While the tide of native resistance swelled, a coordinated state strategy emerged.  First, Governor Waihe'e came out in favor of a landless model of a "nation-within-a-nation." Speaking as if he invented the concept and never once mentioning Ka Lahui's leadership, Waihe'e publicly advocated Federal recognition of Hawaiians as a native nation.  In his "state of the state" address immediately following the January 17 commemoration, Waihe'e called for Hawaiian sovereignty to be devised by an OHA-led constitutional convention and funded by the state legislature.  OHA supported the governor's efforts.

 

  After nearly two decades of organizing, forces for and against sovereignty were clearly drawn: the state of Hawai'i and its Bureau of Indian Affairs clone, the Office of Hawaiian Affairs, supported continued wardship of our people under the tutelage of OHA; Ka Lahui Hawai'i, a native initiative for self-government, supported self-determination on a definable land base with Federal recognition of our nationhood.

 

  While OHA and the governor submitted legislation mandating the constitutional convention, Ka Lahui's membership soared to 16,000 enrolled citizens.  As the largest sovereignty organization, Ka Lahui now poses a substantial threat to the legitimacy of OHA.  Sensing this danger, and hoping to head off our own efforts in Washington, D.C., Waihe'e traveled to the American capital to float the notion of an OHA-type nation with President Clinton and his Secretary of the Interior.  As we pass the midpoint of this

centennial year, the state strategy appears to be Federal recognition, but no

real "nation-within-a-nation" on the order of the American Indian nations.  A

land base is out of the question.

 

  For Hawaiians, the stakes are high indeed: self-determination, or the yoke of perpetual wardship.  In the meantime, marginalization and exploitation of Hawaiians, our culture, and our lands, continues, while corporate tourism thrives on nearly seven million visitors a year (thirty tourists for every native).  In the face of Hawaiian resistance, it's still business as usual.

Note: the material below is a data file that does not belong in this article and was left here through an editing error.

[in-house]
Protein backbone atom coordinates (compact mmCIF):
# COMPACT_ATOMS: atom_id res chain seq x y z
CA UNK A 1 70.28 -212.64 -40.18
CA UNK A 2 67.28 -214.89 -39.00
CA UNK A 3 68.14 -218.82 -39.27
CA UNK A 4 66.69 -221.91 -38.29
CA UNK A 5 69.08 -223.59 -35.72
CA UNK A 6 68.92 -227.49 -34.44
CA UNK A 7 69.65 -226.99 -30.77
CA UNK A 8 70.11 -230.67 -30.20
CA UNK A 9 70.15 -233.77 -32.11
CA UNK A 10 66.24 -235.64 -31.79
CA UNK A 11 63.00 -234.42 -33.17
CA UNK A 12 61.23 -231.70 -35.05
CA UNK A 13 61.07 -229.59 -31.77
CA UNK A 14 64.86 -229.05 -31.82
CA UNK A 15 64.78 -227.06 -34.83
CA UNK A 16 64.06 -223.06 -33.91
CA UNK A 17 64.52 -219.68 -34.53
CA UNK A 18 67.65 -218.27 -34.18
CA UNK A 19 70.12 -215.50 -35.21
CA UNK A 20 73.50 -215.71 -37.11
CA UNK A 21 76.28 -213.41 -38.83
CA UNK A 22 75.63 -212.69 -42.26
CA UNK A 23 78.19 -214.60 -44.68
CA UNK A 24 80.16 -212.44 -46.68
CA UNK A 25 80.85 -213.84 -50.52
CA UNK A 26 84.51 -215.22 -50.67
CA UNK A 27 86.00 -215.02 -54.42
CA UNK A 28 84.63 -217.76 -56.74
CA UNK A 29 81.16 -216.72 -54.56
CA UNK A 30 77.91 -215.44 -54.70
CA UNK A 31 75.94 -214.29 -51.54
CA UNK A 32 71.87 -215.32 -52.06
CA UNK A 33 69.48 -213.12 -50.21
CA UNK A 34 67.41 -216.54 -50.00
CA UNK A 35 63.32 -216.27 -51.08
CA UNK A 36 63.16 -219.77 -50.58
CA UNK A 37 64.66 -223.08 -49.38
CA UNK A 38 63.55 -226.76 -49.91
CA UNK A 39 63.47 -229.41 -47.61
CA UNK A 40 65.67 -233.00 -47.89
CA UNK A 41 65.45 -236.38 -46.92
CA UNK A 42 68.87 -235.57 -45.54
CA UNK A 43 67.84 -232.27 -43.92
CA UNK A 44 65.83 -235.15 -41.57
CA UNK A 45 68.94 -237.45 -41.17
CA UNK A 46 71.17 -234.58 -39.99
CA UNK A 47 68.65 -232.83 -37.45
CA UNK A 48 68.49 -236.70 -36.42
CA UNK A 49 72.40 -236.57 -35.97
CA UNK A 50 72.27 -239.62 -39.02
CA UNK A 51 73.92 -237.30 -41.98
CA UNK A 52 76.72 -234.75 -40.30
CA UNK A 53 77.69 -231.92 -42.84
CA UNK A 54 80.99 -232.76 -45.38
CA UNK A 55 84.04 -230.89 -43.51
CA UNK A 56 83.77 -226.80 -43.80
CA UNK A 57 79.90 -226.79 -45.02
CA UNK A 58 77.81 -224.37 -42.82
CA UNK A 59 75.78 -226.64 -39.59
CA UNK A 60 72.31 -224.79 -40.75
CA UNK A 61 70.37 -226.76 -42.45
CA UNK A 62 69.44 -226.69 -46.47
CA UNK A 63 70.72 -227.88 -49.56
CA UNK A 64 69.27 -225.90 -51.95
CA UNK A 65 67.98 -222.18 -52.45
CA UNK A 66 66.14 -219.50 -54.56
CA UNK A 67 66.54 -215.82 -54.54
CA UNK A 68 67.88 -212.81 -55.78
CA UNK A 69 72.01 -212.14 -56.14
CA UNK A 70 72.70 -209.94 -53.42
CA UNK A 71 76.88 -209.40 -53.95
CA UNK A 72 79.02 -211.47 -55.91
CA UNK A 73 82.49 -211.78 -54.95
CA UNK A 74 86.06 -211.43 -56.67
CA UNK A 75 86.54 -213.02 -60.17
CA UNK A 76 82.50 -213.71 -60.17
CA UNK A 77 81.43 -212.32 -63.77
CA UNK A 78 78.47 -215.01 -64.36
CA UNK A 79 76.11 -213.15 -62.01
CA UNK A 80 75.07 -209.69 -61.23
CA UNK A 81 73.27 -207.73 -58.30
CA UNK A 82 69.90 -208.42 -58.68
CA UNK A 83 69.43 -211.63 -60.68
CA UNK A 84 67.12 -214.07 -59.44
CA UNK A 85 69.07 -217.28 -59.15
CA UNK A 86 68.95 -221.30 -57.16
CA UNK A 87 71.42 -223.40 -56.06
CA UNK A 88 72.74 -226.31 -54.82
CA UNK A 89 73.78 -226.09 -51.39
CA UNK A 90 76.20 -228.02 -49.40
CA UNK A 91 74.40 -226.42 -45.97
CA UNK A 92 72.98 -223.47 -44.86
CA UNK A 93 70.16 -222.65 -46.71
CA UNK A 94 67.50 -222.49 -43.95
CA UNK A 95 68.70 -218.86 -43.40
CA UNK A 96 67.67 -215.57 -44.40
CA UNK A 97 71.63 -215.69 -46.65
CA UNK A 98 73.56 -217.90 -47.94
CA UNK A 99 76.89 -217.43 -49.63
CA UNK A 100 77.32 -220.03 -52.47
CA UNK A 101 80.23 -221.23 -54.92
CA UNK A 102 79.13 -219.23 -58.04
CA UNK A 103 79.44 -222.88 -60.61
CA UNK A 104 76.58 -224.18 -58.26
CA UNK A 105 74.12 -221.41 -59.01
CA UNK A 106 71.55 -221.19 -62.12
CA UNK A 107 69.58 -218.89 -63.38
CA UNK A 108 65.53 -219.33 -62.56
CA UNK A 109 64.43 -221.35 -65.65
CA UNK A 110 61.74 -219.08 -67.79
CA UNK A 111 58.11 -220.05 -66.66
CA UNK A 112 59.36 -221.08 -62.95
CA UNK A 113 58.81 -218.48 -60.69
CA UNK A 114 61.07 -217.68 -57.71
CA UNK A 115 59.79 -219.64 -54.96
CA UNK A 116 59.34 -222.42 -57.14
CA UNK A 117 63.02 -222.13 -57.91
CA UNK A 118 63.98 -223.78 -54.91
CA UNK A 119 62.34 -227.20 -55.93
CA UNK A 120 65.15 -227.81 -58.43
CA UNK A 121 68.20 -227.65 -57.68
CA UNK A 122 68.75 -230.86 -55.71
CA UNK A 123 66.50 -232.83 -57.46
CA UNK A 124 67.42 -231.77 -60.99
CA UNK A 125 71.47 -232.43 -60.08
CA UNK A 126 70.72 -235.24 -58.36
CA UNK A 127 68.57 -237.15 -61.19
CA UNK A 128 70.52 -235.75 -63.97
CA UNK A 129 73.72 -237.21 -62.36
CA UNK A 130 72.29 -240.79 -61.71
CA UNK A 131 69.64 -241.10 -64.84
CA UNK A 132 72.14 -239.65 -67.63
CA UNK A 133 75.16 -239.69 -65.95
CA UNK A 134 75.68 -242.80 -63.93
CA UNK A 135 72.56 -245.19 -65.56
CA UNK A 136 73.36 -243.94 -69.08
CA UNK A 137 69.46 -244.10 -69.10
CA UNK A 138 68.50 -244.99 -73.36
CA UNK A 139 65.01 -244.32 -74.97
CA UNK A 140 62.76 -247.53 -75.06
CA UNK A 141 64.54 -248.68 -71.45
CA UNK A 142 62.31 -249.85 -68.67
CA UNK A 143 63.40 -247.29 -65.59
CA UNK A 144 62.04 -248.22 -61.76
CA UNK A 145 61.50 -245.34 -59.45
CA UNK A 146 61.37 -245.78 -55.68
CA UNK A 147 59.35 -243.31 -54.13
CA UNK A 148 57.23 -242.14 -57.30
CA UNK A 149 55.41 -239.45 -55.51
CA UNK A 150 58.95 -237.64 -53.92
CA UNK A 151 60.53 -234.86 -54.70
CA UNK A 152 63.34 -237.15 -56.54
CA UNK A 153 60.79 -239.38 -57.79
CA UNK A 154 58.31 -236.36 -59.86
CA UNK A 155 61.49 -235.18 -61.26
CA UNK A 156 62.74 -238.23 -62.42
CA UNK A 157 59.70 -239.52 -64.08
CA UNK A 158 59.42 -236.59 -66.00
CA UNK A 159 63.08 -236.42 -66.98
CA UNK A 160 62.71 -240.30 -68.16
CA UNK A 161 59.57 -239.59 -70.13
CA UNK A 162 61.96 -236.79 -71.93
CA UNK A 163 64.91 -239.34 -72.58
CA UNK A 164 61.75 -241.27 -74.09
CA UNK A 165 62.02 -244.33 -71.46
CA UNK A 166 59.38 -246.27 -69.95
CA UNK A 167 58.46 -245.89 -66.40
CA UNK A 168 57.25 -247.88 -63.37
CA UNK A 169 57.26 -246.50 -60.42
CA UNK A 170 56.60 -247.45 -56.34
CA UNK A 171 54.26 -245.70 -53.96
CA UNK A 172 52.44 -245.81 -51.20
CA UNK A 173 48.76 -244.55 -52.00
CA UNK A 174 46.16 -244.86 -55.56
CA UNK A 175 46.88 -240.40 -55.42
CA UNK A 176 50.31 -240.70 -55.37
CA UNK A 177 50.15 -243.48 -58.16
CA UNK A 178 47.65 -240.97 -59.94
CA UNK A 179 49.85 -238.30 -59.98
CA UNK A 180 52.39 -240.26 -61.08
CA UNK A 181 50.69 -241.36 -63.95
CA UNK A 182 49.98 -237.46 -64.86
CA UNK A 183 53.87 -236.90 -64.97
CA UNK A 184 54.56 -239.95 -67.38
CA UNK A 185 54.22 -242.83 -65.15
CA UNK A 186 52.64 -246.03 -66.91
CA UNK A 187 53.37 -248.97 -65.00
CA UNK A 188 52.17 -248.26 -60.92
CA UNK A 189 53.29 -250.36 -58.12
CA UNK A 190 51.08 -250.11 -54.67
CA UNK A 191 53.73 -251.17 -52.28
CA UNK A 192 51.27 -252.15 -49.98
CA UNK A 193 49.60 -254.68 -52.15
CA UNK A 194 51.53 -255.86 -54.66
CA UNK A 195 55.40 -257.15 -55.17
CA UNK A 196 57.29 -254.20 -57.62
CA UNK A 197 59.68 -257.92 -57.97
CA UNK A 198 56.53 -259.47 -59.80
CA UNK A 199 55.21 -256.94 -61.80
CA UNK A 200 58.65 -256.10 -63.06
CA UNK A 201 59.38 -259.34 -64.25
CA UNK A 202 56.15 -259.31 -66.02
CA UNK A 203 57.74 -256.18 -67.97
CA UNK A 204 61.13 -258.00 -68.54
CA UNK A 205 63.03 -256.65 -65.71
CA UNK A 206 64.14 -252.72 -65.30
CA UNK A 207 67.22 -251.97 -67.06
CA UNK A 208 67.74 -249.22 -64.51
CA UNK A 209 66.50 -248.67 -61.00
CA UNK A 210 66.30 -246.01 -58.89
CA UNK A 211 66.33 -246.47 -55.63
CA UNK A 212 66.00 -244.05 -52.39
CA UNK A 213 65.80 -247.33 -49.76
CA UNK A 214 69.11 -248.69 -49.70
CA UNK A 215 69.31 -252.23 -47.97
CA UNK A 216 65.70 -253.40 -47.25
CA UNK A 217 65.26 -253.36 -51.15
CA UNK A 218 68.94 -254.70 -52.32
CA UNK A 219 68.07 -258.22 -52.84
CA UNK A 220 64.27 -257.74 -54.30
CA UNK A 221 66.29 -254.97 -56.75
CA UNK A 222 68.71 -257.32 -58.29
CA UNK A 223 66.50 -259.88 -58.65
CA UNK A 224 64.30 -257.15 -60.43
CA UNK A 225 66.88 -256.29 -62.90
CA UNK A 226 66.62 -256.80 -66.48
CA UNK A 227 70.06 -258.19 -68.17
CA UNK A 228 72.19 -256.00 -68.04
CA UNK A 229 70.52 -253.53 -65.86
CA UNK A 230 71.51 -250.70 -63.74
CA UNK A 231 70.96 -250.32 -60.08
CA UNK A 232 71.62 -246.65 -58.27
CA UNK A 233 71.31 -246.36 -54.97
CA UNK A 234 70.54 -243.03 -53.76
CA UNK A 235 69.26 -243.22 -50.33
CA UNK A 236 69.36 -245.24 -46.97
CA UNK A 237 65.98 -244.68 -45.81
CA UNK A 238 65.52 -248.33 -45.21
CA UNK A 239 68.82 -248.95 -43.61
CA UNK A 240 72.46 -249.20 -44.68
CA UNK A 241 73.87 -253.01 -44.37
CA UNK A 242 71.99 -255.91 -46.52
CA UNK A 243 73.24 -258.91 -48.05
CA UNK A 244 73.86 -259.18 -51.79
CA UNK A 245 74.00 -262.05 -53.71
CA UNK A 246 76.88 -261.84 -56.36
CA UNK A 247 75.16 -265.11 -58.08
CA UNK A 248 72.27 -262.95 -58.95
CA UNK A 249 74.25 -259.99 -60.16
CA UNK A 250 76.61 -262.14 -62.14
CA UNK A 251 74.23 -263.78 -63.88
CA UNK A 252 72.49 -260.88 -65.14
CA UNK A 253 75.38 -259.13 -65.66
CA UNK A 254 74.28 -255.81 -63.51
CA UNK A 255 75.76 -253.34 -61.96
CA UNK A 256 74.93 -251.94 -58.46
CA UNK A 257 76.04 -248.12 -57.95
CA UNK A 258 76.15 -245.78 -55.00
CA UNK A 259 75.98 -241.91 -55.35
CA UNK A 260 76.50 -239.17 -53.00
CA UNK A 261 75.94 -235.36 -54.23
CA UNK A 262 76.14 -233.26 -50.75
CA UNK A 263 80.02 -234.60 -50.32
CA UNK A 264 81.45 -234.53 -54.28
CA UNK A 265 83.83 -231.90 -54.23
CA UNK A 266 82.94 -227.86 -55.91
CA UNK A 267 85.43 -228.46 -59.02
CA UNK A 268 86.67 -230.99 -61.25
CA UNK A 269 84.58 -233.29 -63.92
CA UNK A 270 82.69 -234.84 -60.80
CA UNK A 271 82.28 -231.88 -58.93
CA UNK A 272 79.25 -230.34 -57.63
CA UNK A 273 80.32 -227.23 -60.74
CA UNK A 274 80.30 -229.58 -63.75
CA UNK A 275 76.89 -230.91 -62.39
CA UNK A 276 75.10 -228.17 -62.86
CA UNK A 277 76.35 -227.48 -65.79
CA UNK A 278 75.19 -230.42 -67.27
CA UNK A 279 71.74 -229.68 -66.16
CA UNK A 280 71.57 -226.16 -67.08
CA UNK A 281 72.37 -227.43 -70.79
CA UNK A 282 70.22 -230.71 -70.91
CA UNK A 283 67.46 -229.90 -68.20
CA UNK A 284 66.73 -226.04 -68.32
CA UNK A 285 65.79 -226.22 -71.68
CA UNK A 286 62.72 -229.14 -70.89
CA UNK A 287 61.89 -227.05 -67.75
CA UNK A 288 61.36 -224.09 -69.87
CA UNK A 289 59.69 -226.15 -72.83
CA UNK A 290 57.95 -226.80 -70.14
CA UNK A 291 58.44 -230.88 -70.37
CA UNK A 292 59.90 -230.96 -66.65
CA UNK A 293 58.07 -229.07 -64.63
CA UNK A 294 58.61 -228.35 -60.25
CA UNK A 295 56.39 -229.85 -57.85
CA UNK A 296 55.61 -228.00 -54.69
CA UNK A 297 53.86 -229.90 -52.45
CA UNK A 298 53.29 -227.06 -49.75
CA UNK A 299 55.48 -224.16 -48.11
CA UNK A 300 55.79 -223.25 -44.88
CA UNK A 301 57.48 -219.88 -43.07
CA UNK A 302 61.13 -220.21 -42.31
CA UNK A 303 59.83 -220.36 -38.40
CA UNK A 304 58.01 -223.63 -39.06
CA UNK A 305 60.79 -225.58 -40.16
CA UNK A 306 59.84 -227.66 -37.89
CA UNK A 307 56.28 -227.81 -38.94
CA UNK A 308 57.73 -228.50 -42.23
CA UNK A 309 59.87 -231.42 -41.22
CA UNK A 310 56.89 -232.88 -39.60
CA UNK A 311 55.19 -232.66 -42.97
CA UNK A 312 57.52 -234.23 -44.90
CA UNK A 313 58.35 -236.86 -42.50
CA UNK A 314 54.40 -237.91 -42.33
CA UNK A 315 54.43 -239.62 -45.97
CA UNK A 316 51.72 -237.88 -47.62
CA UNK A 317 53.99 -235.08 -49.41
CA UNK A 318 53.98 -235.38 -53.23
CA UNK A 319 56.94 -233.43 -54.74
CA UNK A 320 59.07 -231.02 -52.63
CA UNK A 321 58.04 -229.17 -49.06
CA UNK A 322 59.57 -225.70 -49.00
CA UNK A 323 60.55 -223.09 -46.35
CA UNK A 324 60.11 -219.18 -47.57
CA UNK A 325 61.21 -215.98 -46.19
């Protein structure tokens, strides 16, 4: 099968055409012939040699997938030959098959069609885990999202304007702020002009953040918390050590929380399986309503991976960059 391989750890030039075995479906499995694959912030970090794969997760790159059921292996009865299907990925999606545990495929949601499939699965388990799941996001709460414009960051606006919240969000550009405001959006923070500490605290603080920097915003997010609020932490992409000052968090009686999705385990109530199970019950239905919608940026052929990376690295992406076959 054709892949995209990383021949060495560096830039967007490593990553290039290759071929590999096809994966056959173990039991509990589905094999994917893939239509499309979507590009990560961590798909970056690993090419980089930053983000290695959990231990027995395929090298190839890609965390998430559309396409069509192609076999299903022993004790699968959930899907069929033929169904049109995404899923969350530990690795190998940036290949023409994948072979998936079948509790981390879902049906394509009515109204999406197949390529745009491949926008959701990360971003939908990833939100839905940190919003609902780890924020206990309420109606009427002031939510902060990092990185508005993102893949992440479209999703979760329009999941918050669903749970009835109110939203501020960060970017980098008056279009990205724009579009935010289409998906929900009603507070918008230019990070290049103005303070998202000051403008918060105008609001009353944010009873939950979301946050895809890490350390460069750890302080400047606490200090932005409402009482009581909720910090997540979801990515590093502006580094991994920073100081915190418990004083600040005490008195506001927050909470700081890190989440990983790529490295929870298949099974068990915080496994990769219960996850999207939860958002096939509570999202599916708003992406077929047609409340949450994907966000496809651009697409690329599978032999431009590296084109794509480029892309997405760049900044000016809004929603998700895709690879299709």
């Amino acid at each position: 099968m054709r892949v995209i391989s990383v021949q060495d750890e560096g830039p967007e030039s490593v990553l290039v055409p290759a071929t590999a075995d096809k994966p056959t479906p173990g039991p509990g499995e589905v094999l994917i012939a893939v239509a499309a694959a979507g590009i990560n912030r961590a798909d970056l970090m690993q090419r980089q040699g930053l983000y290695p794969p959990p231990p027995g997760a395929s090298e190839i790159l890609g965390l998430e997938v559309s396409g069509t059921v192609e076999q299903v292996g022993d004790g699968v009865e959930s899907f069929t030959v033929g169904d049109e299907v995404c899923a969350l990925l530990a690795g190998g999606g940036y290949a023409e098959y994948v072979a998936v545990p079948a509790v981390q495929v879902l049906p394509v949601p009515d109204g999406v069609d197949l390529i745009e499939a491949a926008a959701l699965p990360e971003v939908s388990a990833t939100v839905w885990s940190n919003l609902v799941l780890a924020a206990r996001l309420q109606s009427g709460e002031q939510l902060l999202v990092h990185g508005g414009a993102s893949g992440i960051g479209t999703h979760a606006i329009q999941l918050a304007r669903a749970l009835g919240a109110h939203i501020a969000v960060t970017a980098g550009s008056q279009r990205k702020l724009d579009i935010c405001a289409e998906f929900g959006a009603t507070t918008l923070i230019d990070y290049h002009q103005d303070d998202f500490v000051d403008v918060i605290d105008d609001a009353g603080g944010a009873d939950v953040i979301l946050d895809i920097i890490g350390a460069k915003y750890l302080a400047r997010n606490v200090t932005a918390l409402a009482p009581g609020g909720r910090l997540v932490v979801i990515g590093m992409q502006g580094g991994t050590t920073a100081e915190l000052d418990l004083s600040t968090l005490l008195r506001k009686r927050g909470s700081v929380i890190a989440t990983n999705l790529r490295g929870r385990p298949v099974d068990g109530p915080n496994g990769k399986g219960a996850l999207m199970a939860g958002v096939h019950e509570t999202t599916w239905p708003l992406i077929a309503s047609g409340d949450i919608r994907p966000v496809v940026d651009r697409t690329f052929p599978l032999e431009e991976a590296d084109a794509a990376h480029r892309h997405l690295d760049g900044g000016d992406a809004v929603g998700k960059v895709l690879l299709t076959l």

If OHA is successful, the Hawaiian people will be burdened with yet another agency, non-Hawaiian in design and function, set in place to prevent rather than fulfill native autonomy.  Historically, the decline of Hawaiians and our culture is directly traceable to land dispossession. Therefore, any attempt to address Hawaiian sovereignty which does not return control of lands to Hawaiians is doomed to fail.

 

  Like agencies created by the Federal government to short-circuit Indian sovereignty, OHA will be a top-down institution whose architects envision an extension of the state of Hawai'i rather than a native initiative to promote self-government.

 

  Elsewhere in the Pacific, native peoples struggle with the same dilemma.

 

  The Maori, like the Hawaiians a minority in their own land, have been dispossessed through conquest and occupation by a foreign white people, and have suffered psychologically from cultural suppression. They, too, have been demanding a form of sovereignty, seeking identity and cultural integrity by returning to their lands.  And they have supported Hawaiian resistance, as fellow Polynesians and as fellow colonized people.

 

  In Tahiti, a strong independence movement has captured the mayorship of the second-largest city while uniting anti-nuclear, labor, and native nationalist forces to resist French colonialism.  With others in the Pacific, Tahitians have spearheaded the nuclear-free and independent Pacific movements.

 

  Aborigines, Kanaks, East Timorese, and Belauans focus world attention on genocide and military imperialism.  And for each of these indigenous peoples, there is the familiar, predictable struggle for self-determination.

 

  If Hawaiians are not alone in the Pacific Basin, our struggle for self-determination is certainly unknown across most of the North American continent, particularly to the hordes of tourists who inundate our beautiful but fragile islands.  In this United Nations "Year of Indigenous People," a willful ignorance about native nationhood prevails in the dominant society.  Given this, and given the collaborationist politics within colony Hawai'i, whatever successes my people do achieve will be won slowly and at great

expense.

 

  For those who might feel a twinge of solidarity with our cause, let me leave this final thought:  Don't come to Hawai'i.  We don't need any more tourists.  If you want to help, pass this message on to your friends.